Chennai: The curtains went up for the MetroPlus Theatre Fest on Thursday night at The Park when theatre enthusiasts showed up to celebrate the launch of the fourth edition. This year’s line-up has a strong international flavour with plays from New York, Seoul and a German production made in Chennai.
Speaking at the party, Bernd Mutzelburg, the German Ambassador to India said, “Relationships are not only about economics or creating economic win-win situations for countries, they are about bringing together the brains and the hearts of people.”
Referring to the Fest, he said, “We can only grow together if we understand each other, if we appreciate each other and if we know about each other.”
In his welcome address N.Ram, Editor-in-Chief of The Hindu said that “while raising the bar, our organisers have ensured that the Fest retains its varied and eclectic character, which has been appreciated by varied audiences in the first three editions.”
“This year, with the help of the Goethe Institut, we created a new production, Electronic City, a play with a German director and a cast drawn almost entirely from Chennai,” he said. “Over the past couple of months, the cast – which was settled through workshops with about 100 actors in the city – has been working at the Goethe Institut to put the play together.”
‘Electronic City,’ which will be staged on August 3, is a parable of our world deadened by technology and controlled by clocks. It has a hard experimental edge and no linear structure, Mr.Ram said.
“Time is relative,” said Johannes von Matuscha, Director of ‘Electronic City.’ “That’s what I experienced in the last six weeks. I was tense when I got to know that the rehearsing time was this short because in Germany, we are used to eight to nine full-day weeks. That tension was taken over from me when we explored the project with the wonderful dedicated professional cast of Indian actors,” he said, terming his play “a social experiment.”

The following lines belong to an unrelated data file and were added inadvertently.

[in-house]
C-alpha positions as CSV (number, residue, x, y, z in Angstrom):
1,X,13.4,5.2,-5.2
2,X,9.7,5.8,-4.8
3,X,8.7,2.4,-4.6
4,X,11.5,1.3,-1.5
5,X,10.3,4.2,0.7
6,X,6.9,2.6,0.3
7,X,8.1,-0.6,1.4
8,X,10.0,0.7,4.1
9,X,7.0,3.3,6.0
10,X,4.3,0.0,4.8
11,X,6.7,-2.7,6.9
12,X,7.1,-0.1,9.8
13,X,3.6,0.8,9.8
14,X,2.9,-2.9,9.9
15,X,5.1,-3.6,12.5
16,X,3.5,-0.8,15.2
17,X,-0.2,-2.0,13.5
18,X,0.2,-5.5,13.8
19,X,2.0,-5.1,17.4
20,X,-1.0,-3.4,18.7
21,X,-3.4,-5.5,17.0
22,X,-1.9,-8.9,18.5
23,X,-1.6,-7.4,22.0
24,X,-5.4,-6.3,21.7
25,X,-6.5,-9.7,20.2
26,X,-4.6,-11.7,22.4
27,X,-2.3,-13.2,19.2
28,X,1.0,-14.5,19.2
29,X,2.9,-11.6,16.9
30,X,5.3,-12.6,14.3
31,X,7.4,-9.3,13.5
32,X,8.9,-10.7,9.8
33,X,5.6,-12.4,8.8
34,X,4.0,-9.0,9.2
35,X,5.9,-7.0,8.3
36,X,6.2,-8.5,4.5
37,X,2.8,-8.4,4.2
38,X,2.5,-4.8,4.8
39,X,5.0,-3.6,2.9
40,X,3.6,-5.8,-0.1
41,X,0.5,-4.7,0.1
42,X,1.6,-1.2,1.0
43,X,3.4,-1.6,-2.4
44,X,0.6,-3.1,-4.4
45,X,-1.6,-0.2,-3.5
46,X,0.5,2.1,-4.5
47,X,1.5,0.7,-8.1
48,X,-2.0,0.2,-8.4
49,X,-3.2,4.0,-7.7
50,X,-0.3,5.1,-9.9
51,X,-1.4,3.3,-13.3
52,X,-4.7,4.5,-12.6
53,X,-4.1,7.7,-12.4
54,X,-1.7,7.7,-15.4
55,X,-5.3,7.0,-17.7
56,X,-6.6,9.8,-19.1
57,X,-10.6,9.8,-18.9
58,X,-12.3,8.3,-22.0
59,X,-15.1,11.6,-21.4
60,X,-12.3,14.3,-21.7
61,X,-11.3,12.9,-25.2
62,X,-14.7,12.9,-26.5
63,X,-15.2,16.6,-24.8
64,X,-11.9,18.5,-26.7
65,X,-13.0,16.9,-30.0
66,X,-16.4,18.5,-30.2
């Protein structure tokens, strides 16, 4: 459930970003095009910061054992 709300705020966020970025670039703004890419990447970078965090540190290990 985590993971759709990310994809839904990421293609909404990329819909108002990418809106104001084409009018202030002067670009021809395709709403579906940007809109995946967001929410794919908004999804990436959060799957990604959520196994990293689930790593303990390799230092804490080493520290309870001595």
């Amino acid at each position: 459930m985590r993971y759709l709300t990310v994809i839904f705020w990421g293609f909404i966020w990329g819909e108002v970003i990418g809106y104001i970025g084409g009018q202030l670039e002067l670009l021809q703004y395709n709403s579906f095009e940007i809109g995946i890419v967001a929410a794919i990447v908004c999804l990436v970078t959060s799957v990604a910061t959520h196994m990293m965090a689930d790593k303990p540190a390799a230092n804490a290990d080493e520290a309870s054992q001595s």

This year’s edition has a lot of action built around the festival.
A national symposium on “English Theatre in India: Challenge and Opportunity” will be open to all at Sir Mutha Venkattasubba Rao Concert Hall, the festival venue, on August 6.
“On every performance day, we will have some interesting activity before the play commences outside the auditorium — from play readings through music to lessons in pottery making. There will be conversations with the directors of the play following the performances,” Mr.Ram said.
The festival begins on Friday with the Korean version of ‘A Midsummer Night’s Dream’ brought to India by the InKo Centre and the Korea Foundation, in association with AsiaNow Productions.
Director Jung-Ung Jang of the award-winning Yohangza Theatre Company said that Korea and India shared a deep cultural connection in the past and an exchange of this kind would ensure that the ties between the countries are preserved.
The other international production, ’The Whale’ from New York brought to the festival in association with the American Consulate General is an adaptation of Herman Melville’s classic by Renee Philippi and Carlo Adinolfi of the Concrete Temple Theatre, will be staged on August 7.
The Indian productions include A.R. Gurny’s ‘Love Letters,’ from Mumbai directed by Rahul da Cunha, ‘The Suit,’ from Chandigarh by celebrated director, Neelam Mansingh Chowdhry and ‘The President is Coming,’ a light-hearted comedy from the young Q Theatre Group from Mumbai.
The winner of the MetroPlus Playwright Award 2008, Abhishek Majumdar, will do a reading from his winning entry, Harlesden High Street, during the festival.
The rules and regulations for MetroPlus Playwright Award for 2009 will be published in MetroPlus shortly.
The MetroPlus Theatre Fest is sponsored by Bose and Associate sponsors including LG, Nippon Paint, Club Mahindra Holidays and Bru, and staged in partnership with Radio One, Evam and the Park Hotels.